Celebrating Food! Celebrating Life!


On the Trail of the Phoenix – Itek Sioh

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Yes my writing and blogging mojo is back and hopefully it would last a tad longer this time round. It is afterall nearing the end of the year and the festive mood is kicking in, with Christmas in just a couple of weeks’ time and Deepavali tomorrow! My Hindu neighbours are already cooking up a storm in their kitchen and I can smell the aromas of mustard seeds and other spices blistering in the oil as they are used to cook an assortment of yummy dishes! I’m busy in my own kitchen too, after getting a new hob gifted by Turbo-Italia. Lovin’ it totally! So spacious and the heat is so strong to the point of roaring! I can almost smell the wok hei as I was stir frying, or so I thought! Yet another homecooked meal yesterday to satisfy my cravings, and this time round, I am cooking Itek Sioh, a really old Peranakan dish. I checked my old photos and realised that the last time I’d cooked it was more than 2 years back. A timely revisit indeed!
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红糟鸡面线 Ang Jiu Chicken Mee Sua

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Yet another meal that is a result of a fridge clearing exercise, this time round, a bottle of anka paste which had been lying in the abyss of fridge since last year. I got this from my last Taiwan trip and havent gotten round to use it yet. Thank goodness it hasn’t expired yet! Ang Jiu Chicken Mee Sua for dinner, it shall be!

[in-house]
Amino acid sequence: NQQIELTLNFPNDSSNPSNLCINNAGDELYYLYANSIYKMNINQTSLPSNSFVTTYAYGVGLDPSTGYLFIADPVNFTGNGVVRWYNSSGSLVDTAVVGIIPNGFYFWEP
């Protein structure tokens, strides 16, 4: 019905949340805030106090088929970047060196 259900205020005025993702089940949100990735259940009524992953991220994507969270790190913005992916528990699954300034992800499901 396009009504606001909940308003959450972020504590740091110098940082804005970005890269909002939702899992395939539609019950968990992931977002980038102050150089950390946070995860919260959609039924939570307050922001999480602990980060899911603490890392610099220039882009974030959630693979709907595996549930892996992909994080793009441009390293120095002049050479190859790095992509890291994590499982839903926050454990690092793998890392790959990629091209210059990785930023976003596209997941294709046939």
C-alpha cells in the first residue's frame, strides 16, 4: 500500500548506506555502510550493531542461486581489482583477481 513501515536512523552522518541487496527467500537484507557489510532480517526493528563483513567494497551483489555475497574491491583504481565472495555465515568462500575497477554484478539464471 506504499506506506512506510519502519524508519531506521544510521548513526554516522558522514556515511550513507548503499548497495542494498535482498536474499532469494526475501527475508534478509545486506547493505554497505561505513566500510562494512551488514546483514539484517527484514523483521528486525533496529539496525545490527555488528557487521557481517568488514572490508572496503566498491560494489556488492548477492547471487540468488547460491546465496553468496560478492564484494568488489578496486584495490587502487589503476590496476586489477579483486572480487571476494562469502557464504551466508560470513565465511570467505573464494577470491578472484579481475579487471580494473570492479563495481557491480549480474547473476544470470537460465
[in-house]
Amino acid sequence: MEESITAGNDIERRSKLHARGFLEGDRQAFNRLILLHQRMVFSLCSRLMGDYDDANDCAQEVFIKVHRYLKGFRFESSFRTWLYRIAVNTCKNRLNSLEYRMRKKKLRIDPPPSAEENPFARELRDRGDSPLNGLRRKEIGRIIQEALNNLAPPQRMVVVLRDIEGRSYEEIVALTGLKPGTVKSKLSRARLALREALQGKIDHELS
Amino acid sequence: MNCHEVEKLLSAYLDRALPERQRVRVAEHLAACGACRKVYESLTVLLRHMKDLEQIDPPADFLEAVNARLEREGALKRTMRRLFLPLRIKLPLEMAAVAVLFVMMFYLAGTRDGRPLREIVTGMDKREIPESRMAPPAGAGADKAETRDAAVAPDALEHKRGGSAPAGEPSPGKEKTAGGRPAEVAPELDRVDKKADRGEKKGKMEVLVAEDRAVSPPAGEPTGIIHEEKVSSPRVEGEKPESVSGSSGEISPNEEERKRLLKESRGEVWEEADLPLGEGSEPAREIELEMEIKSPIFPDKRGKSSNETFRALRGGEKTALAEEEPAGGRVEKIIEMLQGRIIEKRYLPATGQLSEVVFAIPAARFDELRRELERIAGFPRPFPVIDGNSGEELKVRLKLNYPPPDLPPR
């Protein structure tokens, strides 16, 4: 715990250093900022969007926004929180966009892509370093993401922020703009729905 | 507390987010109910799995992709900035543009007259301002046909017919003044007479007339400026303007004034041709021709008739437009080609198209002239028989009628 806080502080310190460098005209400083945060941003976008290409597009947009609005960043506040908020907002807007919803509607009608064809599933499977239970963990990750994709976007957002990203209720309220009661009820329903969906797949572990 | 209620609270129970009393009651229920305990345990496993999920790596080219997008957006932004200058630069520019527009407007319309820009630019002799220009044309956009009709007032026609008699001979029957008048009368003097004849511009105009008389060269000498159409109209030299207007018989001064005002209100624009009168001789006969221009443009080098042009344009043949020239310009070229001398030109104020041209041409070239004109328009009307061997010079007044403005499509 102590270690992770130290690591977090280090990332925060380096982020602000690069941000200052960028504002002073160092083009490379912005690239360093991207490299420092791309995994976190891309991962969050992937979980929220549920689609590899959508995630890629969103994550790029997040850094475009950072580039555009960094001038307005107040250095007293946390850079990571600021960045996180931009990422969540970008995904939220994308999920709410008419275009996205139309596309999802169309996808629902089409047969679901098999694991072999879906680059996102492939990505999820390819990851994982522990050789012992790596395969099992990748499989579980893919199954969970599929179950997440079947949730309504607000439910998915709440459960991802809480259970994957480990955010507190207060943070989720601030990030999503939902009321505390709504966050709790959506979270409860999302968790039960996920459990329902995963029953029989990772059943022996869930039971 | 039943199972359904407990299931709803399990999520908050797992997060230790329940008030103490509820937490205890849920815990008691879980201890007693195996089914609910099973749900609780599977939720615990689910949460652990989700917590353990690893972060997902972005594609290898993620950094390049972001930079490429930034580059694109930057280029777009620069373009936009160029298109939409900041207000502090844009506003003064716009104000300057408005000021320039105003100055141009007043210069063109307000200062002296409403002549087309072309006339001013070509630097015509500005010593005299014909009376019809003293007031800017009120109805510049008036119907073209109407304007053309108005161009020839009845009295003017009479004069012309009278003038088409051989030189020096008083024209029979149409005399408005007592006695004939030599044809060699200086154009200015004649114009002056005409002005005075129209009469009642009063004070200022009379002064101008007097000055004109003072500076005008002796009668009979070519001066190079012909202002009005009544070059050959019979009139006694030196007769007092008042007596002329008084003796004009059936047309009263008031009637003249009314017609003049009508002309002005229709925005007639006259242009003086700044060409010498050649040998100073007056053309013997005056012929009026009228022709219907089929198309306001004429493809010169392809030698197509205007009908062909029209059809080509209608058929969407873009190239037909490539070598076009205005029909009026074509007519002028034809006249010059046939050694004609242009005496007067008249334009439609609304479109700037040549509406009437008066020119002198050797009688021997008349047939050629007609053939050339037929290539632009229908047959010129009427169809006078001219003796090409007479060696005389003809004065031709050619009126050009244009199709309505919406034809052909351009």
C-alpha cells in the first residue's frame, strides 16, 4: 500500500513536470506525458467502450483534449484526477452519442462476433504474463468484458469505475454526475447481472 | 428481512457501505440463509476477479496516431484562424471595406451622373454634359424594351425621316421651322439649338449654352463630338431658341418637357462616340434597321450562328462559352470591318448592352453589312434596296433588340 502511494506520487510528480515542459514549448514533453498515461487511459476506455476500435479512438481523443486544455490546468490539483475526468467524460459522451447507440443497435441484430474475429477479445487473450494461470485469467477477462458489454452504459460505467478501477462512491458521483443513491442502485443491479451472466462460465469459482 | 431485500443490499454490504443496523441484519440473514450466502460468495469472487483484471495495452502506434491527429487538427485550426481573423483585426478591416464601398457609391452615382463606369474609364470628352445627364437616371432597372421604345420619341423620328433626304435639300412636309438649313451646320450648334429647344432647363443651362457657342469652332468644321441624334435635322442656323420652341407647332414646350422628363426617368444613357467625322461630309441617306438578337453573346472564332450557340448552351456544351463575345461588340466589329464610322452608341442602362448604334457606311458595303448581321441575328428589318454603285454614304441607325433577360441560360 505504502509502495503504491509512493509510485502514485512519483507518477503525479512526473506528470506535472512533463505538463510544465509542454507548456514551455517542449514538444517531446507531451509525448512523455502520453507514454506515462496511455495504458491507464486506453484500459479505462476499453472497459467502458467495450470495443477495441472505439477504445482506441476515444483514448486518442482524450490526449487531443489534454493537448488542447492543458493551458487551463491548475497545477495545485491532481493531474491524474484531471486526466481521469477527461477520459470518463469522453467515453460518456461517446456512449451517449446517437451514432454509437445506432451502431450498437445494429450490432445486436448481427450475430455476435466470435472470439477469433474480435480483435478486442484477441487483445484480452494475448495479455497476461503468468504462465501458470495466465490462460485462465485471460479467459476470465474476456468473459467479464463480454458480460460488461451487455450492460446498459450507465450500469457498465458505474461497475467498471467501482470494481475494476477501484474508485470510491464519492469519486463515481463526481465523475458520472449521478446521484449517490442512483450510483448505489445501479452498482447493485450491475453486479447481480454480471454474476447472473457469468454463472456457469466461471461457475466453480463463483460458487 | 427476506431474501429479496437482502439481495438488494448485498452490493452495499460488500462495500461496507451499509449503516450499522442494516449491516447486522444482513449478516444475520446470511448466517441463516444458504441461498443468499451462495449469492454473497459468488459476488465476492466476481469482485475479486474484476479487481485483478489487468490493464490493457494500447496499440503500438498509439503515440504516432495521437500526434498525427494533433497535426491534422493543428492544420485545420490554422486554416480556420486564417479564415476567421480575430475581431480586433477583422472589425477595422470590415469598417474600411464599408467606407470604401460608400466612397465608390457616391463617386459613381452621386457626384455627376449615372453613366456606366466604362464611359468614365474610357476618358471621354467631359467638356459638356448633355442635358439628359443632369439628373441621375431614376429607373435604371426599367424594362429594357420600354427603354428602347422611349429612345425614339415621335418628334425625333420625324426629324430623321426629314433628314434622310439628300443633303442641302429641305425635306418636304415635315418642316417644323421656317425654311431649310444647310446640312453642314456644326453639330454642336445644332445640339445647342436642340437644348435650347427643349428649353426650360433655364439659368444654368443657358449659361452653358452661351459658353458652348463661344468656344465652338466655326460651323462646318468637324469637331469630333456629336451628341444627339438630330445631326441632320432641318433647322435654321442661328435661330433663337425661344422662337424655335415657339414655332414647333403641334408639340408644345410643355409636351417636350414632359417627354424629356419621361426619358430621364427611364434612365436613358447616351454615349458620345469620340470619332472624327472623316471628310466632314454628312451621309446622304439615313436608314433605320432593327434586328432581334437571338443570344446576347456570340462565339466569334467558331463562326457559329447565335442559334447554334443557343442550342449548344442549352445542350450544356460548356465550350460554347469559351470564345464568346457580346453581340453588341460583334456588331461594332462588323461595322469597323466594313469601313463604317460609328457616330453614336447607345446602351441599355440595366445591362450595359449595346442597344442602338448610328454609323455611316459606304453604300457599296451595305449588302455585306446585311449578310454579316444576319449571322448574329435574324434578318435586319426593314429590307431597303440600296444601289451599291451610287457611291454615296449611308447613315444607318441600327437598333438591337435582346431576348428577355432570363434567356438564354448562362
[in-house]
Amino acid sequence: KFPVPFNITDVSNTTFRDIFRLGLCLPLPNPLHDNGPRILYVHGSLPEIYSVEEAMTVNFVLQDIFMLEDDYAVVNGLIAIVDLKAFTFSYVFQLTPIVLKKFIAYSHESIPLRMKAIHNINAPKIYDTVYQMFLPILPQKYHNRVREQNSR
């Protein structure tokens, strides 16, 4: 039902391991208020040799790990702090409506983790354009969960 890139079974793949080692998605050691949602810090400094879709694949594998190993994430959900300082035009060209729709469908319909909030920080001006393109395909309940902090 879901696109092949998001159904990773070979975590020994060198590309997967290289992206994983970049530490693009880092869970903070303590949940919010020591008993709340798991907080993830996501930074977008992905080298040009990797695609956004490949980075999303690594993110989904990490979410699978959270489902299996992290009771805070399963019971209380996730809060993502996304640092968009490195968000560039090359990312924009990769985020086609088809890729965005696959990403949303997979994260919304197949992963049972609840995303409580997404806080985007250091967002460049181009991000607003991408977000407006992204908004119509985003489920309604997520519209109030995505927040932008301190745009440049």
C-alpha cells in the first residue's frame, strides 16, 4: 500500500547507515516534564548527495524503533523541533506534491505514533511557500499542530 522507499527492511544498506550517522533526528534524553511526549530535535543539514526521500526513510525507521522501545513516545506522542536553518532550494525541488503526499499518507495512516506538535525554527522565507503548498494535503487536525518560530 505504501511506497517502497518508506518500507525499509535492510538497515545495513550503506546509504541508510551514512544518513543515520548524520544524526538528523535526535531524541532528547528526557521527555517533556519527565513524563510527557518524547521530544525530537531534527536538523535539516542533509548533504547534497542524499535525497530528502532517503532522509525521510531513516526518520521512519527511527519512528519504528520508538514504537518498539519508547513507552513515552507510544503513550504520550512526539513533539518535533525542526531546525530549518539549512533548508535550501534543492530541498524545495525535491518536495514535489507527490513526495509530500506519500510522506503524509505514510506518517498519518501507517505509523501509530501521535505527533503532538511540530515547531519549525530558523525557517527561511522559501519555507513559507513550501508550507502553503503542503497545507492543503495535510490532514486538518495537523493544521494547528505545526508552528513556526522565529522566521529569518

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The ingredients for cooking this Foochow aka Hock Chiew dish is really simple. I’m using a recipe that I’d cooked it several times after 2013 and still love the taste a lot. Only thing is this time round, I no longer have the homemade red yeast wine and lees like I’d used to, I’m using the regular mee sua which is thinner compared to the ones from Setiawan and I’d added Chinese mushrooms during the brief stewing as well!
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And this is what the bottle of anka from Taiwan looks like. It has 香椿 added as well which means that it would likely to be more salty than what one would have expected. Have to go easy on the salt and other flavourings…
And this is what the contents look like, all mashed up to release the flavours but it is not as heady with alcohol or just as aromatic. Nothing beats homemade! Gotta go pester for another batch for this and next year!
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红糟鸡面线 Ang Jiu Chicken Mee Sua Recipe (serves 3-4) adapted from here

600g fresh chicken drumstick and thigh, chopped into chunks
thumbknob old ginger, julienned
5-6 dried Chinese mushroom, reconstituted with warm water
4-5 tbsp anka paste
1 cup ang jiu, can be replaced with huadiao wine or shaoxing wine
Salt to taste
2 tbsp sesame oil
1/2 tsp ground white pepper
coriander leaves and fried shallots garnishing
3-4 hardboiled eggs, peeled
1 1/2 cups water (including mushroom soaking liquids)

In a heated wok, add sesame oil and sautee the ginger strips until nice, dried and aromatic.
Add chopped chicken chunks and pan fry them to render some fat into the oils. Fry until the skin begins to turn slightly brown.
Add anka sauce and soaked Chinese mushrooms.
Stir fry slightly to coat the chicken chunks uniformly with the reddish sauce.
Add mushroom soaking liquids and top up with more water if necessary. The chicken chunks should be at least 3/4 covered with liquids. Add hardboiled eggs at this moment as well. Simmer for 5-8 min, stirring periodically.
Remove lid but continue heating to reduce the liquids considerably, about 15-20 min under medium high heat.
Pour in the wine and give everything a good toss.
Ladle chicken and sauce over a bowl of cooked mee sua.
Top with coriander leaves and fried shallot bits.
Enjoy !!!

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Putu Mayam Idiyappam – Indian String Hoppers